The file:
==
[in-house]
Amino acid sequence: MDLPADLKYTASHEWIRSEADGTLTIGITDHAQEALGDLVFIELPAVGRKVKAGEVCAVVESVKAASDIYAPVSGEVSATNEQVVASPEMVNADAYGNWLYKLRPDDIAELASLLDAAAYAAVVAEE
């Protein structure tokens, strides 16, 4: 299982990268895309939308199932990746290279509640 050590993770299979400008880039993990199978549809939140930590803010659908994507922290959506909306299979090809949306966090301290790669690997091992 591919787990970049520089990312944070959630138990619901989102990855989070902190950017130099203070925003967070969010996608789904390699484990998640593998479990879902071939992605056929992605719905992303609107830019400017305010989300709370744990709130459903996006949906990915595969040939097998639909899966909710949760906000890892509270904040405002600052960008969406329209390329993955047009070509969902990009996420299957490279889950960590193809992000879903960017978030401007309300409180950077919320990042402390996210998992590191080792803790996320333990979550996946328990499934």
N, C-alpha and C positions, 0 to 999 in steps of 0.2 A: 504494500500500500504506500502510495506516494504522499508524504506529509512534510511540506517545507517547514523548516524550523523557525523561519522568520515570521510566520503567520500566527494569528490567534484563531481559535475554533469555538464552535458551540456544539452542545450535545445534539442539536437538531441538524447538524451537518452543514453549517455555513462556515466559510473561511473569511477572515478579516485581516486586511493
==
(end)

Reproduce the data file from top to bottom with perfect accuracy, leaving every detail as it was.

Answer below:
[in-house]
Amino acid sequence: MDLPADLKYTASHEWIRSEADGTLTIGITDHAQEALGDLVFIELPAVGRKVKAGEVCAVVESVKAASDIYAPVSGEVSATNEQVVASPEMVNADAYGNWLYKLRPDDIAELASLLDAAAYAAVVAEE
């Protein structure tokens, strides 16, 4: 299982990268895309939308199932990746290279509640 050590993770299979400008880039993990199978549809939140930590803010659908994507922290959506909306299979090809949306966090301290790669690997091992 591919787990970049520089990312944070959630138990619901989102990855989070902190950017130099203070925003967070969010996608789904390699484990998640593998479990879902071939992605056929992605719905992303609107830019400017305010989300709370744990709130459903996006949906990915595969040939097998639909899966909710949760906000890892509270904040405002600052960008969406329209390329993955047009070509969902990009996420299957490279889950960590193809992000879903960017978030401007309300409180950077919320990042402390996210998992590191080792803790996320333990979550996946328990499934």
N, C-alpha and C positions, 0 to 999 in steps of 0.2 A: 504494500500500500504506500502510495506516494504522499508524504506529509512534510511540506517545507517547514523548516524550523523557525523561519522568520515570521510566520503567520500566527494569528490567534484563531481559535475554533469555538464552535458551540456544539452542545450535545445534539442539536437538531441538524447538524451537518452543514453549517455555513462556515466559510473561511473569511477572515478579516485581516486586511493